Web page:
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The Media Coverage Surrounding Hurricane Maria

In September 2017, disaster struck Puerto Rico when it’s residents were hit with one of the deadliest hurricanes the island had ever seen. Yet, many people in the United States, myself included, were not entirely aware of the damage caused by this category 5 hurricane, let alone the aftermath and troubles that are still facing the island today. While Puerto Rico is a U.S. territory, I wondered why fellow Americans know nothing of the history of Puerto Rico, or the pain and suffering that occurred here during and after Hurricane Maria? I am not from Puerto Rico, nor do I have family there, so my knowledge of Hurricane Maria came entirely from media coverage. Now, two years after the hurricane, I want to look at the media coverage surrounding this disaster and how it may, in part, be responsible for this overall lack of understanding. 

One of the most ‘iconic’ moments in the coverage of Hurricane Maria was the press’ coverage of President Donald Trump visiting the survivors in Puerto Rico. Specifically, it was this moment when Trump was throwing paper towels into a crowd of hurricane survivors, almost as if he was shooting t-shirts from a canon at a sports game. I remember seeing this, and thinking that these people needed much more than paper towels to help. Either way, there was insane media coverage on this event, both good and bad, but this does not matter. What matters is the fact that the media cared more about Donald Trump than they did about Puerto Ricans and their actual suffering. The coverage for Puerto Rico only started after Trump’s silence on the issue, and picked up again when Trump started a fight with San Juan Mayor Carmen Yulín Cruz. I feel that this is the problem. According to CNN, nearly half of Americans are unaware that Puerto Ricans are U.S. citizens. I believe that fact, paired with a president who was clearly apathetic to the destruction caused by Hurricane Maria, lead to a decrease in media attention for this disaster. 

Now, I want to compare the media coverage from Hurricane Maria, to other hurricanes that happened in the United States. According to the Washington Post, “An examination of over 80 print and online media coverage… shows that more than 1,100 news outlets carried stories about Harvey and Irma … while only 500 carried stories on Maria in a similar time frame.” Additionally, “… U.S. media outlets ran 6,591 stories online about Maria one week before the formation of the hurricane through one week after the storm… By comparison, news outlets published 19,214 stories online about Harvey and 17,338 on Irma”. So, I questioned, why was there this lack of coverage? The media responds to what the public wants to hear, and I think these statistics show concrete evidence that the U.S. was not interested in Hurricane Maria. 

Yet, on the two year anniversary of Maria, the media coverage looks a little different. One refreshing take came from The New York Times. They recently published an article titled “Hurricane Maria, 2 Years Later: ‘We Want Another Puerto Rico’” in which they interviewed Puerto Ricans about what they want their future to look like. In this class, I learned that too often, people on the outside are making suggestions and decisions for the people of Puerto Rico, so this article gives them at least a small platform to share with the U.S. exactly what they want for their future. In addition to this, NPR wrote an article titled, “Two Years After Hurricane Maria Hit Puerto Rico, The Exact Death Toll Remains Unknown”. A major issue that surrounded Hurricane Maria was the unknown and misrepresented death toll of individuals who had died in the hurricane. The article states, “…we only have a rough idea of how many people died in and after the storm,” with the article outlining the issues Puerto Ricans had finding medical attention when they needed it. The official death toll made by the government during the time of Maria was 64, and now it hovers around 3,000. But the article states that Puerto Ricans acknowledge that it was somewhere around 4,645. There were many other articles showing the struggles that Puerto Ricans are still facing, and while the articles surrounding the two year anniversary of Hurricane Maria are good, they are clearly not enough. They cannot capture the true pain and suffering Puerto Ricans still have from the devastation that occurred. Puerto Ricans have been handling the destruction of the hurricane by themselves for far too long, and there still seems to be no support for them.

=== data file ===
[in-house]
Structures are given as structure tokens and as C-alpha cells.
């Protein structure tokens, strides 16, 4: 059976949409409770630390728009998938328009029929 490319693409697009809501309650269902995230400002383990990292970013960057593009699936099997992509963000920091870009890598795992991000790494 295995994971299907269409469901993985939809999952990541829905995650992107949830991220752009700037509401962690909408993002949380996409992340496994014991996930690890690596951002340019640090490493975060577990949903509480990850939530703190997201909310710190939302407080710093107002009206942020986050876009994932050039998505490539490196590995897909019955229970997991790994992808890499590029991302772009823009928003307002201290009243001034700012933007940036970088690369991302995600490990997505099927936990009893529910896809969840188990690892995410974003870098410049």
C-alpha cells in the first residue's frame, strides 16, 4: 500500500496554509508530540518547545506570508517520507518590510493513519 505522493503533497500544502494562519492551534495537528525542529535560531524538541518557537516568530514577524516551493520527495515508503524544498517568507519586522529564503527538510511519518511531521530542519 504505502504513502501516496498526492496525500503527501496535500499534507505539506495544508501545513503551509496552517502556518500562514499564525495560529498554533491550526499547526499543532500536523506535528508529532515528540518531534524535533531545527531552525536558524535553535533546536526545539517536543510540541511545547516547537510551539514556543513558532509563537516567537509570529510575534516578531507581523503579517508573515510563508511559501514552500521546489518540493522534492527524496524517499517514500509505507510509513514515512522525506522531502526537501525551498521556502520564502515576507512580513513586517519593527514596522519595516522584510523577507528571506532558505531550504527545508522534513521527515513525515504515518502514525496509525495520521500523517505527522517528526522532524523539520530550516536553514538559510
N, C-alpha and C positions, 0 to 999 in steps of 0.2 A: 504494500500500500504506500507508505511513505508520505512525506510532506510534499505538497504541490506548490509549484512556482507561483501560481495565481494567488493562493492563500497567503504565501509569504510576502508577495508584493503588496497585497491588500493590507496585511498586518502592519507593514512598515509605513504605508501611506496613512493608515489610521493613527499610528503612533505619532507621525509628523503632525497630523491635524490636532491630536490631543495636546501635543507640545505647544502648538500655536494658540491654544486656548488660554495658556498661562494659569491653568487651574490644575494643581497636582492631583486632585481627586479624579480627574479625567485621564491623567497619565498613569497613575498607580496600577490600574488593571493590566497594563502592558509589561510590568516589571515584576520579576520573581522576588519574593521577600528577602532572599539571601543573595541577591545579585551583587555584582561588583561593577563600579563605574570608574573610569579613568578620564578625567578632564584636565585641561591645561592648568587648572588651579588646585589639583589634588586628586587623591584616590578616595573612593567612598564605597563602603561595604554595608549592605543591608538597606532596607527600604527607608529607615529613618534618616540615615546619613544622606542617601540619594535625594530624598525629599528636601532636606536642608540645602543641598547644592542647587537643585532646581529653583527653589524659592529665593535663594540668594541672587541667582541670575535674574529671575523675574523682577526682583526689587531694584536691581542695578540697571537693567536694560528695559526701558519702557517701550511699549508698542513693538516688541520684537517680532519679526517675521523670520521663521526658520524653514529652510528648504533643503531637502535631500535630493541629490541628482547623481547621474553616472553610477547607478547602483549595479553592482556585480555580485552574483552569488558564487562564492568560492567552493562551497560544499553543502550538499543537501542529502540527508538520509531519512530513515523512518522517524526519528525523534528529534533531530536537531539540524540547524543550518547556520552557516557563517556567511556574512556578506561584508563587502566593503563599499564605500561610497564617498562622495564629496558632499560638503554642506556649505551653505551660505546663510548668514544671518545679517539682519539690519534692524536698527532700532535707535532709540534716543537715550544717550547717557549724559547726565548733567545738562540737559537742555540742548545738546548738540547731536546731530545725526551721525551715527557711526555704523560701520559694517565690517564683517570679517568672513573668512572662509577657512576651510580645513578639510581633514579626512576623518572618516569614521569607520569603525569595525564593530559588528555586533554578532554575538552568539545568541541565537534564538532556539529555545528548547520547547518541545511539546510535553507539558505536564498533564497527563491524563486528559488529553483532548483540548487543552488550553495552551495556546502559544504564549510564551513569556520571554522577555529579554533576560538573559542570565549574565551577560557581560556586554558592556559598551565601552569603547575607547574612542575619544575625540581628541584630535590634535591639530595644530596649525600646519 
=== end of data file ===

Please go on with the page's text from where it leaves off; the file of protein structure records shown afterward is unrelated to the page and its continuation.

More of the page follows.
I still have one question though: why exactly should Americans care about Puerto Rico nearly two years after Maria happened? There is no further focus or Harvey or Ima, which happened around the same time. After a little thought though, the answer to this is pretty simple, and has been highlighted throughout. While Harvey and Irma were rebuilt with ease, Puerto Rico seems to be struggling with the same problems they had right after Maria happened. After the hurricane, some parts of Puerto Rico went months without power, they still have to travel far for ‘fresh’ water (even though Puerto Ricans are concerned their drinking water is filled with contaminants), and toxic coal is being dumped into their environment. These survivors are still suffering two years later, and it seems to me that no one in the U.S. cares.

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